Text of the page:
MATERIALS AND METHODS
A prospective randomized study on the safety and efficacy of long-term conversion of CNI to MMF after liver transplantation was performed. Inclusion criteria were liver transplantation at our center at least 6 months ago, age 18 to 70 years, and liver enzyme values within 2× normal range. Exclusion criteria were renal insufficiency (serum creatinine >177 μmol/L), anemia (Hb <6.2 mmol/L) or thrombocytopenia (<50.000/mL), chronic rejection, or secondary malignancy. The primary endpoint was failure of immunosuppression represented by biopsy-proven acute or chronic rejection. Additionally, for patients whose liver enzymes were only moderately elevated (2× ULN), we introduced the category “immunological activation.” In these cases, no liver biopsy was performed but reasons for liver enzyme elevation other than of immunological nature had been ruled out. For these individuals, immunosuppression was intensified by elevation of CNI dose and addition of MMF (CNI group) or addition of low-dose CNI (MMF group).
The study design included power calculation of 80% with 95% confidence interval and a significance level of P less than 0.05 to detect statistically significant differences of rejection between respective study groups. A study group size of at least 63 patients (Gpower 3.0.5) was determined. We calculated a 20% drop-out rate. Randomization was performed as a standardized simple computerized procedure with a 1:1 ratio for 150 patients after LT with stable organ function (SAS software; SAS Institute Inc., USA) no earlier than 6 months after LT. Patients were recruited exclusively from our center having received LT between 6 months and 7 years before study entry. Not every consecutive LT patient was included in this analysis. Main reasons for not including patients were denial of consent, travel distance to our center, and lack of compliance. All patients had given their informed consent. The study was conducted according to the Helsinki declaration criteria and approved by the local ethics committee.
Renal function development was a secondary end point of this study. Deterioration of renal function requiring a change in the immunosuppressive protocol was defined as renal complication. Deterioration or improvement of renal function was defined as a decrease/increase in GFR of more than or equal to 20% compared with GFR at study onset (proven by three consecutive laboratory results). GFR was calculated using the Modification of Diet in Renal Disease formula (22).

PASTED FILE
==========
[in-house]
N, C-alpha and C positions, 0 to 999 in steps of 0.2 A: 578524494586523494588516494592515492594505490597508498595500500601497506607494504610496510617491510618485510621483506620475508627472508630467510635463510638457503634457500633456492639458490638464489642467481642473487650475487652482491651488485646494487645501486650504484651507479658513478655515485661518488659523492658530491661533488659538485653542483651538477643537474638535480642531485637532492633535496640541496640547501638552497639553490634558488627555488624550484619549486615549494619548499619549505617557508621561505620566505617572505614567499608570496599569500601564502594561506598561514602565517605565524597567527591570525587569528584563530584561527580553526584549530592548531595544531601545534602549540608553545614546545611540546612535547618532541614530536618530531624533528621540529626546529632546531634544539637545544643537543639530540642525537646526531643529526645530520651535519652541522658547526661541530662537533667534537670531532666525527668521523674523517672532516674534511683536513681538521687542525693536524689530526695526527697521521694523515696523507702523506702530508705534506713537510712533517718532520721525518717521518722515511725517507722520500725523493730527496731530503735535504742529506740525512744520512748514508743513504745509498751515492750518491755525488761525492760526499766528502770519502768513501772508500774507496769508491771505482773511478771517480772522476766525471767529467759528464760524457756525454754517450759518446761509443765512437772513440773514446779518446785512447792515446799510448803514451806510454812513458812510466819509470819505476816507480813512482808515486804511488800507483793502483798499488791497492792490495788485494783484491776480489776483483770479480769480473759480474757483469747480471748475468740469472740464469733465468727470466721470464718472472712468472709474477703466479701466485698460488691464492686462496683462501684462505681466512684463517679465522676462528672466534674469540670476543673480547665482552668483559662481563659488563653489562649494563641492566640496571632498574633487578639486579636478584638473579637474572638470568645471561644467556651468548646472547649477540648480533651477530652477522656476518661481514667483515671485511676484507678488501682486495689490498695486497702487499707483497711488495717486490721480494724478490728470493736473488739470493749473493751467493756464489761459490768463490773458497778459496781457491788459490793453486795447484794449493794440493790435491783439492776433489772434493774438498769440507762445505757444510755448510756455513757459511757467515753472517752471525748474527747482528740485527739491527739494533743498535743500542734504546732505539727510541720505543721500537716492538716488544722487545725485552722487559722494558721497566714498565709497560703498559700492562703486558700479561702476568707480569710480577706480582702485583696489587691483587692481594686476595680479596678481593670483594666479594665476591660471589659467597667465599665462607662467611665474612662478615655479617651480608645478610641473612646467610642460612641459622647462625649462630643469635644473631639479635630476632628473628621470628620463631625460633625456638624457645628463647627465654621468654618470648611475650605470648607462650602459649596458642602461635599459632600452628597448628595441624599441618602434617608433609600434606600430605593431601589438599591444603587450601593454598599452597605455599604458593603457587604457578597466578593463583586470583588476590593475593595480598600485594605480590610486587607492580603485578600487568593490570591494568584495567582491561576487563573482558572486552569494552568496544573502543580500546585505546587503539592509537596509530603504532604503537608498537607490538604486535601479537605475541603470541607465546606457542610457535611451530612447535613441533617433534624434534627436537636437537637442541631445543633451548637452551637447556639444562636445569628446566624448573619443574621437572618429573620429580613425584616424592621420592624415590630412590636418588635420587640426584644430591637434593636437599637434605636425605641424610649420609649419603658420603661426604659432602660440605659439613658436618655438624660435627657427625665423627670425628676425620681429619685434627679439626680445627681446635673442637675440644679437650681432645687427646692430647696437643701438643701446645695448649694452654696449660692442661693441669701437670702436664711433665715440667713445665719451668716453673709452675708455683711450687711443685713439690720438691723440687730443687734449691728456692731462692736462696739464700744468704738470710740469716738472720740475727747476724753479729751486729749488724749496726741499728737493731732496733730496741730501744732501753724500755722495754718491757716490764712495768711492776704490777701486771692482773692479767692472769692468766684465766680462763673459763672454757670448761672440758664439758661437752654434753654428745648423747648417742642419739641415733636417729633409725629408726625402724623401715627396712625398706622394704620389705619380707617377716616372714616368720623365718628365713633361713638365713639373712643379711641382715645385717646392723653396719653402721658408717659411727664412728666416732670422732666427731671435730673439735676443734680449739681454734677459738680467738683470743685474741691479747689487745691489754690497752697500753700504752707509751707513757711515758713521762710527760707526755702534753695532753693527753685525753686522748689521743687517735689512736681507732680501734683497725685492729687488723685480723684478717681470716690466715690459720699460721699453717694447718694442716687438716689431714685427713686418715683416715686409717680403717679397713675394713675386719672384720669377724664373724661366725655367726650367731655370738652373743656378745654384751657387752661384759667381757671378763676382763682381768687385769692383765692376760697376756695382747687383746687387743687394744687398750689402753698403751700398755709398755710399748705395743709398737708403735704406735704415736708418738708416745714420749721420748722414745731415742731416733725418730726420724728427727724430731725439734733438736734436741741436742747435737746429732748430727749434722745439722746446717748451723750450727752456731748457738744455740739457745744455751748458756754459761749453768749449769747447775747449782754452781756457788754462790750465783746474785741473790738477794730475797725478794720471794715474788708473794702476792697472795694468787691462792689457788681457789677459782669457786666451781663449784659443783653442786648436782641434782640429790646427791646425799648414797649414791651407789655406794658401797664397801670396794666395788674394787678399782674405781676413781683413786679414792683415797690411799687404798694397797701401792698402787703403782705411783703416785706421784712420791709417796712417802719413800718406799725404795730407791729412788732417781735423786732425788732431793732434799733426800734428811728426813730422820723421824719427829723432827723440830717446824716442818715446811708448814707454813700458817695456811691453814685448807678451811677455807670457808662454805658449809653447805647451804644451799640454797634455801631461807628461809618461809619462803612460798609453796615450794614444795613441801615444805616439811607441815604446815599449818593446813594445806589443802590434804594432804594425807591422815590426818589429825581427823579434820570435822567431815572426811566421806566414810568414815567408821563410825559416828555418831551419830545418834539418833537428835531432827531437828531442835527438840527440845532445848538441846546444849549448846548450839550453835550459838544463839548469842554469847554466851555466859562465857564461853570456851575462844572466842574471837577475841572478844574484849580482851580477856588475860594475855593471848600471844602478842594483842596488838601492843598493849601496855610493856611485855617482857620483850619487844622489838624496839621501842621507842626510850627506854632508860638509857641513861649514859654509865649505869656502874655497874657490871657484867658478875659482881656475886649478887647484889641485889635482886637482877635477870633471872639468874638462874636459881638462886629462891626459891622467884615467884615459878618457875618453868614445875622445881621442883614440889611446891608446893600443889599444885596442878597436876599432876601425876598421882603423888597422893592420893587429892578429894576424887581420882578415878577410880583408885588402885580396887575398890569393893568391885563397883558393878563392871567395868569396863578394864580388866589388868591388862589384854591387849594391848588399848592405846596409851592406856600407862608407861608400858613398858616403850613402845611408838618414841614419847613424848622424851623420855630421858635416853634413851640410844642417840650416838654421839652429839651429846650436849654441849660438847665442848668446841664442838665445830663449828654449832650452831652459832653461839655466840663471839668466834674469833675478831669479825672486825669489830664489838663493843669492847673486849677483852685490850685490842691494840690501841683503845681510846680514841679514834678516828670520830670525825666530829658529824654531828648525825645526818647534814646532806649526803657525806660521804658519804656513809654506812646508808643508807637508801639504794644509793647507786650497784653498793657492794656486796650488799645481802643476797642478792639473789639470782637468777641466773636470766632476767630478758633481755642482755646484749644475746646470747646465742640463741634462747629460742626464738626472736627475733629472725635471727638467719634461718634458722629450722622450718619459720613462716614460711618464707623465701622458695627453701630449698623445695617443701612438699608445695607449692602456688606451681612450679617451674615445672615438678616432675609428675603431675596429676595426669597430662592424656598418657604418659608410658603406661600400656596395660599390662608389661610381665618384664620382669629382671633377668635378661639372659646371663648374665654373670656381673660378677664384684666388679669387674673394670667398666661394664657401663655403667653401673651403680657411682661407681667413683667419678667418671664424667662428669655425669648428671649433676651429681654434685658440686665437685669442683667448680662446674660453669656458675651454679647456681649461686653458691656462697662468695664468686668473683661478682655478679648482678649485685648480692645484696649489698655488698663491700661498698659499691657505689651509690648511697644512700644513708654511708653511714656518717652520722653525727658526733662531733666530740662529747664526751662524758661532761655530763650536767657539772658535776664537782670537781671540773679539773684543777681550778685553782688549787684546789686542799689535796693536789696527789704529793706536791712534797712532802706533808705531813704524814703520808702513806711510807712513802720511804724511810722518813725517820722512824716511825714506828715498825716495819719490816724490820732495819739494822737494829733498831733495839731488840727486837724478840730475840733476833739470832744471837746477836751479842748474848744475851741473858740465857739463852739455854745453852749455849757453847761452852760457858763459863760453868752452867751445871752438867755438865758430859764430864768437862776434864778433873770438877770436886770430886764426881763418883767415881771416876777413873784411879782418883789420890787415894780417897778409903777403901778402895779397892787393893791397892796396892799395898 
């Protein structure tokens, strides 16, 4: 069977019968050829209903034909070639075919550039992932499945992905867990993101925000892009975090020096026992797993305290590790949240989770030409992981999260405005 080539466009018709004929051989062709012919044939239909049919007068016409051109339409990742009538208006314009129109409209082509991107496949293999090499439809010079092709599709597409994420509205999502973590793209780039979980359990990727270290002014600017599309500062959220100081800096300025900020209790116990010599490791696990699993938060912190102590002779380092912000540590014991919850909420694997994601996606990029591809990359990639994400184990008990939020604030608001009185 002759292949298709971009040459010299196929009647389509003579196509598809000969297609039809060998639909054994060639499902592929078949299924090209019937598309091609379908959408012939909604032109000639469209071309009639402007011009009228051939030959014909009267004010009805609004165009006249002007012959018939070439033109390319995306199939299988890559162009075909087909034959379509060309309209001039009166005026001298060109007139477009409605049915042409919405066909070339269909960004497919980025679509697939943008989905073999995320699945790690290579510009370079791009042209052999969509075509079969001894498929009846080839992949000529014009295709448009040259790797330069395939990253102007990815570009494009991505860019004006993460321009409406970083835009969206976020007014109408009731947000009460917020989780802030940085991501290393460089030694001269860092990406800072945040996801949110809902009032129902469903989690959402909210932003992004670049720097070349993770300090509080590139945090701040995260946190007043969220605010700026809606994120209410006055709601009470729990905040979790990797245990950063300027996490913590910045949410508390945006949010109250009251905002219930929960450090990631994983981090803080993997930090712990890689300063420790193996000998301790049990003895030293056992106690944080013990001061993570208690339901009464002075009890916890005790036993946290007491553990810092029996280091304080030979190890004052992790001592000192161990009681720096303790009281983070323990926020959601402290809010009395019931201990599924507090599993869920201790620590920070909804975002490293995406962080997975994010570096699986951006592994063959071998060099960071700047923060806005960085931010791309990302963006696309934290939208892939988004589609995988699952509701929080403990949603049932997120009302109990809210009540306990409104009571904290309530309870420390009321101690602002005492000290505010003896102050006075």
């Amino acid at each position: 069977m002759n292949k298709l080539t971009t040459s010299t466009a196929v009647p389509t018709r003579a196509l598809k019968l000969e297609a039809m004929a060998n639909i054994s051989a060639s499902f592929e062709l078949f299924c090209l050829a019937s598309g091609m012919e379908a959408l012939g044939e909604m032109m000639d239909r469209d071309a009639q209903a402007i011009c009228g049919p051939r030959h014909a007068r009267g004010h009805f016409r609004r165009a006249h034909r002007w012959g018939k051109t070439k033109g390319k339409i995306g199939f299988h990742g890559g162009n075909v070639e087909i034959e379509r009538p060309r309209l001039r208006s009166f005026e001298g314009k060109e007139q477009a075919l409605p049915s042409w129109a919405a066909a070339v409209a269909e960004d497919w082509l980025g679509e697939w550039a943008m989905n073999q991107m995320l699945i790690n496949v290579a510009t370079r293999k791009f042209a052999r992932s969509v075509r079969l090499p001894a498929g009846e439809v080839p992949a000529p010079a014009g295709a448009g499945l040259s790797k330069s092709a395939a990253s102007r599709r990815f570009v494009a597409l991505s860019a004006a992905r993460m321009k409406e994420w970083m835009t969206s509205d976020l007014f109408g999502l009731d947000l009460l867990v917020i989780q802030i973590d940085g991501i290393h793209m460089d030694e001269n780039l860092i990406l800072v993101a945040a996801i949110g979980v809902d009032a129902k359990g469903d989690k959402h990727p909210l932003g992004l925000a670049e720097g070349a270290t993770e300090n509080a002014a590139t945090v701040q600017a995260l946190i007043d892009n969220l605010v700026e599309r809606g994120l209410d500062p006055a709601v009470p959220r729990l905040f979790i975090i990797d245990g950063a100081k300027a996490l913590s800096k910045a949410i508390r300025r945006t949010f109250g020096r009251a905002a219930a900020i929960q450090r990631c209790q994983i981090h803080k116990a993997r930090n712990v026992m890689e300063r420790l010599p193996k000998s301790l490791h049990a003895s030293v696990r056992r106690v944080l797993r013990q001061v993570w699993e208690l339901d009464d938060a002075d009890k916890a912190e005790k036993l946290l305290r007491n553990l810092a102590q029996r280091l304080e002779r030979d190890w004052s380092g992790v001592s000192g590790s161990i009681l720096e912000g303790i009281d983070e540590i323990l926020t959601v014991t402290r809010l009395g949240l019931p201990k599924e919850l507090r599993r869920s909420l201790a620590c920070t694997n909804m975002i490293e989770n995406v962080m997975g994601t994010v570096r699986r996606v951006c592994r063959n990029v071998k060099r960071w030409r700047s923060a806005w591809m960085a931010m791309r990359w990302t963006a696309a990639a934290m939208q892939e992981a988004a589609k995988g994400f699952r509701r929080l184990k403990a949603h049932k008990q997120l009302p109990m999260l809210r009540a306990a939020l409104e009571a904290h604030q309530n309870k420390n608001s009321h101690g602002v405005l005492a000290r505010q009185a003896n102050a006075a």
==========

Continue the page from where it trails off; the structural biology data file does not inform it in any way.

Furthermore, cardiovascular side effects, gastrointestinal events, and diabetes development were recorded. Improvement/impairment of diabetes mellitus were categorized as reduction/increase of insulin dose by more than 20% or reduction/increase of oral antidiabetics. New onset or exacerbation of preexisting arterial hypertension, myocardial infarction, stroke, and pulmonary embolism were classified as cardiovascular complications. Exacerbation/improvement of arterial hypertension was defined as increase/decrease in systolic blood pressure more than 15 mm Hg during three consecutive visits and necessity for change of preexisting medication. Gastrointestinal complications were defined as new onset of consistent abdominal pain, diarrhea, or emesis after the exclusion of other reasons not related to immunosuppression. Infectious complications were also recorded.
A total of 83.6% of all patients included were on tacrolimus monotherapy at the time of study entry; 16.4% received cyclosporine A monotherapy. Steroids were included in immunosuppressive regimens at 10 to 20 mg/d for patients with autoimmune hepatitis or primary sclerosing cholangitis in combination with tacrolimus (n=6). Initially after LT, all patients had received dual immunosuppression with CNI+steroids. Steroids were tapered and eliminated over a 3 months period for all patients except those with autoimmune hepatitis or PSC. All patients had received induction therapy with Basiliximab (20 mg, two times a day on day 0 and day 4).
In the MMF monotherapy group, CNIs were withdrawn over a period of 3 months in five consecutive steps whereas MMF was introduced over a period of 4 weeks (Table 4). During the first 4 months, clinical examination and blood laboratory investigations were performed every 2 weeks, thereafter every 4 weeks.
Clinical check-up included measurement of blood pressure, heart rate, temperature, specific interview for gastrointestinal symptoms (stomach ache, diarrhea, and gastrointestinal bleeding) and interrogation for episodes of infectious diseases. Laboratory evaluation included liver enzymes, renal function parameters, electrolytes, fasting glucose levels, HbA1c, blood cell count, protein, clotting analyses, and CNI trough levels.
Routine liver biopsies were performed for all patients at time points 1, 3, 5, 7, 10, and 13 years after LT and in cases of suspected rejection or hepatitis C virus reinfection. Biopsies were evaluated by an experienced pathologist according to the Banff classification (23). For statistical analysis SPSS version 17.0 (SPSS Inc., Chicago, IL) was used.
The Kolmogorov-Smirnov test was used to prove normality; absolute values were compared by Fisher's exact test and the chi-square test. Survival was calculated using Kaplan-Meier analysis, comparison was performed by log-rank test. Cox regression was applied to check for the influence of individual variables in multifactorial settings.